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Significance of Sundarkand in Ramayana

Sundarkand forms part of Ramcharitmanas of Goswami Tulsidas which is commonly known as Tulsi Ramayana. It is the essence of the Ramcharitmanas, and is awarded as much importance as the Bhagavad Gita in the Mahabharata.

Like the Gita, the Sundarkand can be read independently. It has a powerful theme: When you are on a good mission, God gives you strength to overcome all obstacles.

Sundarkand commences with Hanuman’s departure for Lanka in search of Sita and ends with Rama and his army’s preparation to reach Lanka across the sea. This entire episode is called sundar or beautiful because every act described in it is auspicious, elevating the human mind and promoting right human values.

Hanuman initiates action for the friendship between Rama and Vibheeshana because of which eventually, Vibheeshana comes to be accepted in Rama’s camp. The Sundarkand paves the way for the reunion of Rama and Sita.

Even Lanka’s burning is described as a beautiful act as it is to destruct evil. Throughout the episode Hanuman resorts to right speech and right action, hallmarks of a perfect man. Sundarkand also describes various human emotions like love, anger, sorrow, disgust and fear.

It describes the unmatched strength of Hanuman: Both physical and mental. Good and evil co-exist. In the city of evil- doers there is Vibheeshana in Lanka, a perfect example of goodness and purity. Also, Mandodari in Ravana’s palace advises him on right behavior.

Reciting the Sundarkand confers liberation or moksha on devotees as it depicts the process of liberation. Hanuman as an aspirant of self-realization crosses the ocean to reach Lanka to find Sita.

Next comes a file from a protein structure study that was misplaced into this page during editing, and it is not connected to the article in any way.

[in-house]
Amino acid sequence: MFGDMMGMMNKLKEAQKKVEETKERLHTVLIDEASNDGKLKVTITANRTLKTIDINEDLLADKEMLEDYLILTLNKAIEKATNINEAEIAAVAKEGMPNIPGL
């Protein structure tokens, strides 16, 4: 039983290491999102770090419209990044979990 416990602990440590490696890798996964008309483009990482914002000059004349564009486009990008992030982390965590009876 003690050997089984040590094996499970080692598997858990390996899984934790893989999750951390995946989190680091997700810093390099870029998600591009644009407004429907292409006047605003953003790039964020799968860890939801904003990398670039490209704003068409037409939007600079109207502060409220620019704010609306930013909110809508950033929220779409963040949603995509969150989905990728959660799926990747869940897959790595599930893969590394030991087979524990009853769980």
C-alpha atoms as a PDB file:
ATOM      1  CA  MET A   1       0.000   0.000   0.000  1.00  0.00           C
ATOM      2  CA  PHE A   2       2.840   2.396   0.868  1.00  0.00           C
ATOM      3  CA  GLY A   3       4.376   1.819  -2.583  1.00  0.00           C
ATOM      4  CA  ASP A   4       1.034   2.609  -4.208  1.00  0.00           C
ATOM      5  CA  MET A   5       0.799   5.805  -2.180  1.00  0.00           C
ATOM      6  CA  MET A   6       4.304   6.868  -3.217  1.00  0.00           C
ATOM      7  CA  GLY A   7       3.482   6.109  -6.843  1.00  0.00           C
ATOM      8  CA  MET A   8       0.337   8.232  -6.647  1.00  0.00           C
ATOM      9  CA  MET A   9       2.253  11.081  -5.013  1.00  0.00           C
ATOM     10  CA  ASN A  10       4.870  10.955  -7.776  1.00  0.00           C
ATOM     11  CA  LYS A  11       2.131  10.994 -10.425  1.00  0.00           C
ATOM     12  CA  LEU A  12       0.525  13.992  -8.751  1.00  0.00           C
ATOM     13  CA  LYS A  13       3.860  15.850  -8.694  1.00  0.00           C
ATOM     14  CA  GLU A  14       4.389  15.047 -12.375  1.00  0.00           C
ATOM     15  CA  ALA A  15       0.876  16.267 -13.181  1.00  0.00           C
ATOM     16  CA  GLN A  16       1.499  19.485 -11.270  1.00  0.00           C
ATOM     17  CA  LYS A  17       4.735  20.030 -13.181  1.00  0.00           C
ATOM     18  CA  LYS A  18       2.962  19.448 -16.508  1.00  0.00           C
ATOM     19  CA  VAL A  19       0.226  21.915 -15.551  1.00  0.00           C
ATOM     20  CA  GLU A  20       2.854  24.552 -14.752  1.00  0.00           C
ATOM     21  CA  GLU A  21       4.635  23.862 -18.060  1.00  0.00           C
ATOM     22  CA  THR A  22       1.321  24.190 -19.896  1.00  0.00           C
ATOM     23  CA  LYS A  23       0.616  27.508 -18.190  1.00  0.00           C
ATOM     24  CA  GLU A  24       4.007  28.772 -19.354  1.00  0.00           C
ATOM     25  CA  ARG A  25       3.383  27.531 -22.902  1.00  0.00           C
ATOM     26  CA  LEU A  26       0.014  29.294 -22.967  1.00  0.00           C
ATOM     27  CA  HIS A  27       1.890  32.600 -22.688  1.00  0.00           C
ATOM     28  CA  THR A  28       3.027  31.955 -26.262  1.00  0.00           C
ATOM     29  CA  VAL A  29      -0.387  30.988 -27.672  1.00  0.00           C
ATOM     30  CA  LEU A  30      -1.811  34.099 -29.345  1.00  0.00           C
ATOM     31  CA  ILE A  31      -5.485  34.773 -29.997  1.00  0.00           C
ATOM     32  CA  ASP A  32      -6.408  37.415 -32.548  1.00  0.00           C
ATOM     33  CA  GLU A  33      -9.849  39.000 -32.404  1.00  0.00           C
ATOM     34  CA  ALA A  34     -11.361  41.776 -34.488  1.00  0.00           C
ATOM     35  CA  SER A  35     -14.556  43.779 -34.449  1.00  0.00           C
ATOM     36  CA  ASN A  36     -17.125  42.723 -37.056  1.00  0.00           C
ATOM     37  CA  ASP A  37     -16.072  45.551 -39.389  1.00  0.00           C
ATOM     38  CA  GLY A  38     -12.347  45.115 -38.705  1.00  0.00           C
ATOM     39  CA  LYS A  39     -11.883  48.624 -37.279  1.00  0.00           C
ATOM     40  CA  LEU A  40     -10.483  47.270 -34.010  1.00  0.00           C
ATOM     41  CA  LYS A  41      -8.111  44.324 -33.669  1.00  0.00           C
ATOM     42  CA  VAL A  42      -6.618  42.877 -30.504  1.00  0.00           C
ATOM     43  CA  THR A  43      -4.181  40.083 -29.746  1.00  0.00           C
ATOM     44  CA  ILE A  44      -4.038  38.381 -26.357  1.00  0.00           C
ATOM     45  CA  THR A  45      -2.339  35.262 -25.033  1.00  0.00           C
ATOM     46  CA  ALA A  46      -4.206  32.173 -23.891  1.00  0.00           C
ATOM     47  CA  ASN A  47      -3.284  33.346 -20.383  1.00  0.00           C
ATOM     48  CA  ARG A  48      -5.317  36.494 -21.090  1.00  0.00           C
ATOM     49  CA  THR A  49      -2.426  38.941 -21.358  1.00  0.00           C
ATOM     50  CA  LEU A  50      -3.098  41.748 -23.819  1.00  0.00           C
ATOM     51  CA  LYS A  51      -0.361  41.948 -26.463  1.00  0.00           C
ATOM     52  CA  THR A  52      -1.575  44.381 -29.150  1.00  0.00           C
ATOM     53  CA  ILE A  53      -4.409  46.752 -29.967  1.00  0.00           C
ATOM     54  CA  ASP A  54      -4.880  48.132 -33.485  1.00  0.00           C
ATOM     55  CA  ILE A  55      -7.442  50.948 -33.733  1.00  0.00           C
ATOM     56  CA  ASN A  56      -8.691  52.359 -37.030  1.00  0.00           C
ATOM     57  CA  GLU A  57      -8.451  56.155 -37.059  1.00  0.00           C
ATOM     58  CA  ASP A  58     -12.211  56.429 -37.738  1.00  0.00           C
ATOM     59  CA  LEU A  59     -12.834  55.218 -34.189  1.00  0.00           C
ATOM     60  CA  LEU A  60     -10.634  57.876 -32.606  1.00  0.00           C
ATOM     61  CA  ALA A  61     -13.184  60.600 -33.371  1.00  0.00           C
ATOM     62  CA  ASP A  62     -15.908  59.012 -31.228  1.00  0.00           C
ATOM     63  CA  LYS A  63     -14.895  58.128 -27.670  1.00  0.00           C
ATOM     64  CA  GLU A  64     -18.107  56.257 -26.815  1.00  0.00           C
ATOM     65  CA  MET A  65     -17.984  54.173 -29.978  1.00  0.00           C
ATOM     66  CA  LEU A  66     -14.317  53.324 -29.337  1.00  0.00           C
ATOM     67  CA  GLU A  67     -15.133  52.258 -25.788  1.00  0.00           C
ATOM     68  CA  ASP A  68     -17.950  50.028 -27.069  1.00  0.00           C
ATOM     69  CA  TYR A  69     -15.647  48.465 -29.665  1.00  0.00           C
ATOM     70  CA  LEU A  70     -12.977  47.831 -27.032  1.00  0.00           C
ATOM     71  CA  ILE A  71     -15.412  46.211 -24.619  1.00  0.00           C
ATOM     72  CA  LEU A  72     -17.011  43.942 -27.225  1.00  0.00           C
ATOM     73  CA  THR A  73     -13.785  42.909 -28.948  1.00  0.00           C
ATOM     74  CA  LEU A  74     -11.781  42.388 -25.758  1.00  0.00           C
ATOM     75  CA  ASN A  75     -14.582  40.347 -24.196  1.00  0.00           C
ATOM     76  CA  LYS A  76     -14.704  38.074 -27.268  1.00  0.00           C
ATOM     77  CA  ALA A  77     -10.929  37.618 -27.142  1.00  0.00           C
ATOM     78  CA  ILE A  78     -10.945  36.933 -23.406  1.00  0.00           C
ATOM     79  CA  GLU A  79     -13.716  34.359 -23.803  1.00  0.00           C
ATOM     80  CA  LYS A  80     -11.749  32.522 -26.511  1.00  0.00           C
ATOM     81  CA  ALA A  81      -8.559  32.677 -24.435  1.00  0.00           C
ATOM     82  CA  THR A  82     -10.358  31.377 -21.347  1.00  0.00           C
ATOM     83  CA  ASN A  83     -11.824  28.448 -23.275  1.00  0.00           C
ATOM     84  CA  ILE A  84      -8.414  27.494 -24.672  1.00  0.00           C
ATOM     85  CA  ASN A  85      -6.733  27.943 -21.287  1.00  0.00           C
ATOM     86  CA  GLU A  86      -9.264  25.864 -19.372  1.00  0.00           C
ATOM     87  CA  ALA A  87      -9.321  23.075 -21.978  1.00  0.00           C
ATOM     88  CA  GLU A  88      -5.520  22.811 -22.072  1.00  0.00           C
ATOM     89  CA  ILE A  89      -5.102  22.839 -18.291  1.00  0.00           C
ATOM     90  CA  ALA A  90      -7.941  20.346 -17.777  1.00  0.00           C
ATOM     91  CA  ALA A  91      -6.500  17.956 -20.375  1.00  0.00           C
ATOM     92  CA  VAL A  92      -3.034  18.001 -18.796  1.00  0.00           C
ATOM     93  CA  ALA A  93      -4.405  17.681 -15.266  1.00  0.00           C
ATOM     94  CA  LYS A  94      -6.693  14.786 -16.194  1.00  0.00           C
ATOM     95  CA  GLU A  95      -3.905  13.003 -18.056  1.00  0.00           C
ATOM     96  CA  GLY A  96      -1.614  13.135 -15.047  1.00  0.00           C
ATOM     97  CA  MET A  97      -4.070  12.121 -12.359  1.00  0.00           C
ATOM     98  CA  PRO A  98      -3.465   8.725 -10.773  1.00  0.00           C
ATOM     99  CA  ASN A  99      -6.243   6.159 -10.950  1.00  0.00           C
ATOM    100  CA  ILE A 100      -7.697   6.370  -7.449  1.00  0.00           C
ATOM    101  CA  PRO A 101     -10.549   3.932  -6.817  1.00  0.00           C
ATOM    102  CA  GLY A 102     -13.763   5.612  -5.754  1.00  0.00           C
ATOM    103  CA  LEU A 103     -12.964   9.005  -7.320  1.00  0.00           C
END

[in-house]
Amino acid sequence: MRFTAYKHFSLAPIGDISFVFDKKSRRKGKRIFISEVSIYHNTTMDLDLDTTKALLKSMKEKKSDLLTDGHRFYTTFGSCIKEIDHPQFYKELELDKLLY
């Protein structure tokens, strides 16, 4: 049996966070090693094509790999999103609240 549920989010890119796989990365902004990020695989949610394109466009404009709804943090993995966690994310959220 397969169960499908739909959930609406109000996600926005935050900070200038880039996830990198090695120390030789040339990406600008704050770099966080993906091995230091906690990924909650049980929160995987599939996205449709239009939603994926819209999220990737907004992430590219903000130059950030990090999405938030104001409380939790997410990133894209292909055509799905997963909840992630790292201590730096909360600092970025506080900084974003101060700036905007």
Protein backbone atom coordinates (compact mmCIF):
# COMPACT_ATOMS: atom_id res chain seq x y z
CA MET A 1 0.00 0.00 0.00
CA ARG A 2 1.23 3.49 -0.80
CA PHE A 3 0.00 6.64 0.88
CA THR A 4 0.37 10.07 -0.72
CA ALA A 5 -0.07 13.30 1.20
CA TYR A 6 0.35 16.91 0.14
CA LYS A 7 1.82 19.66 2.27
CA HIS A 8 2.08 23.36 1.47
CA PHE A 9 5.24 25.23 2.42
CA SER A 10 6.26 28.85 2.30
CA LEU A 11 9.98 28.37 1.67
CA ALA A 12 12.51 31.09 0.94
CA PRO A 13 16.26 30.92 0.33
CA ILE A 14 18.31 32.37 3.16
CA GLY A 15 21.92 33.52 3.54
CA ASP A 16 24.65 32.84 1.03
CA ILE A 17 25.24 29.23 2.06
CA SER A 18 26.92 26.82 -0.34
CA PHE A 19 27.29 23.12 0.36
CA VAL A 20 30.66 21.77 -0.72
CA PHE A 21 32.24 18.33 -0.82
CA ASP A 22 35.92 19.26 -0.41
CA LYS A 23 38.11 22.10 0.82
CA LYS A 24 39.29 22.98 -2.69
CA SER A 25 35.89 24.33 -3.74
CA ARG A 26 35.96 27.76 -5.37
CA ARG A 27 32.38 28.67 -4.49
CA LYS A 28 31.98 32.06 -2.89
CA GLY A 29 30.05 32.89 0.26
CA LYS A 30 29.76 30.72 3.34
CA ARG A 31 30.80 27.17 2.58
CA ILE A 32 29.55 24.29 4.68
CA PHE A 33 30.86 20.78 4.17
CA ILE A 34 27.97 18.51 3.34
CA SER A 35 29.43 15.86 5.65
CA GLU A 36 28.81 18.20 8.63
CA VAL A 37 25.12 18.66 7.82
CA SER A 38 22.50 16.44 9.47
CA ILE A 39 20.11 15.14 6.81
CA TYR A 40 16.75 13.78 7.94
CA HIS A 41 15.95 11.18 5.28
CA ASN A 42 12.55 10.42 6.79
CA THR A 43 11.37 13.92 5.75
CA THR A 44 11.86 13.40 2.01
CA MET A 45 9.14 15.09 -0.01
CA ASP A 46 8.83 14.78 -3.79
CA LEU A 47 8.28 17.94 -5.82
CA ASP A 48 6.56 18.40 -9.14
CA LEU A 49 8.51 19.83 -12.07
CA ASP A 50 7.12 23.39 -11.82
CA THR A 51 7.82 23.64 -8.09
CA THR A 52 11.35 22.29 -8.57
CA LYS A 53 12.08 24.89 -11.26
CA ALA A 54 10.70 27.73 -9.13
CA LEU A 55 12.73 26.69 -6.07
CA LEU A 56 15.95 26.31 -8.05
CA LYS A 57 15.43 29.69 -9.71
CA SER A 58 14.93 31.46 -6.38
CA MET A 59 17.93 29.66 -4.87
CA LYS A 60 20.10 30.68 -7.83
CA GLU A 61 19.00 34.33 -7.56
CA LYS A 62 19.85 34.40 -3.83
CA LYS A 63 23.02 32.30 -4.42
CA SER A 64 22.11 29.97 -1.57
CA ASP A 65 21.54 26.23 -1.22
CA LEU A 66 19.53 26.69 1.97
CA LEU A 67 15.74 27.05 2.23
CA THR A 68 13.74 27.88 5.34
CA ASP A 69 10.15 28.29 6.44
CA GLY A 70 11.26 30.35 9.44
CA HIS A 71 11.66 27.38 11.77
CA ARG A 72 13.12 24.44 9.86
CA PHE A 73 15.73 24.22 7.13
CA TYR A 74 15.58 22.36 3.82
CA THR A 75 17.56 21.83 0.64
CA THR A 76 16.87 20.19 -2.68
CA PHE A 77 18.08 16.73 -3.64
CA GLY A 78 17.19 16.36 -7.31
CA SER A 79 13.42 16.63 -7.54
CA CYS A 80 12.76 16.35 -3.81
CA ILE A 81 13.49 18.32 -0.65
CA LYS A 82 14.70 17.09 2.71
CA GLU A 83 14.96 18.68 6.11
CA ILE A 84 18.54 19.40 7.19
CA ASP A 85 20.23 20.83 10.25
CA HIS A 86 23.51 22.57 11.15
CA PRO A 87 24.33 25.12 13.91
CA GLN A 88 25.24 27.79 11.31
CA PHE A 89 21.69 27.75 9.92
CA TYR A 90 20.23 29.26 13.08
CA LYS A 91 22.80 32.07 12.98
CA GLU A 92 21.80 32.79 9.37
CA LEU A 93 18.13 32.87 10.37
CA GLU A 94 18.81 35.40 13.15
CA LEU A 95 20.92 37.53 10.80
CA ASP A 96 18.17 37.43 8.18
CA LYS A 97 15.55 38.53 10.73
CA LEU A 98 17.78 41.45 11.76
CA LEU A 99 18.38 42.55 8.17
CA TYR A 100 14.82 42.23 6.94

The ocean of Samsara and discovery of Sita by Hanuman symbolizes the discovery of divinity which completes the process of liberation. The aspirants struggle to attain self-realization – Hanuman’s efforts in negotiating obstacles en route to Lanka and Sita’s efforts to unite with the Supreme Spirit represented by Rama.

In Sundarkand, the entire sequence is being watched by Lord Shiva and Bhavani. Their dialogues form the core of the episode’s teachings. Lord Shiva states that God’s grace is essential for completing difficult tasks. But to obtain God’s grace one has to constantly do good, and those who take Rama’s name in speech, thought and action will be trouble-free.

Hanuman tells Ravana that Rama gives shelter to those who take refuge in Him, despite past misdeeds. Similar surety is given by Lord Krishna in the Gita: Even the worst sinner can overcome sin with right knowledge and by invoking God and practicing yoga. Rama tells Vibheeshana that if one gives up vanity, fad and falsity and comes to Him, he can get transformed into a model of virtue.

Description of Rama’s love for Sita is an extraordinary example of man’s devotion to his wife. Chastity in a husband-wife relationship is applicable equally to both man and woman. The suffering of Sita in Lanka while in Ravana’s custody shows that even good people like Sita have to suffer in life.

If suffering is a part of life, then the best course is to meet it bravely and ultimately rise above it rather than surrender to it. Sufferings of good people contribute towards achieving a bigger aim in the cosmic plane.

In Sundarkand everything ends on a positive and bright note. Hanuman finds Sita, ultimately leading to her rescue from the clutches of Ravana. Vibheeshana is liberated from evil surroundings and is accepted in Rama’s camp. Rama learns the secret of crossing the sea from the sea God.

Tulsidas ends stating that those who listen to the Sundarkand with reverence are empowered to cross the ocean of worldly existence.

R K Langar
(Source: An article published in the Speaking Trees section of Times of India in October 2002)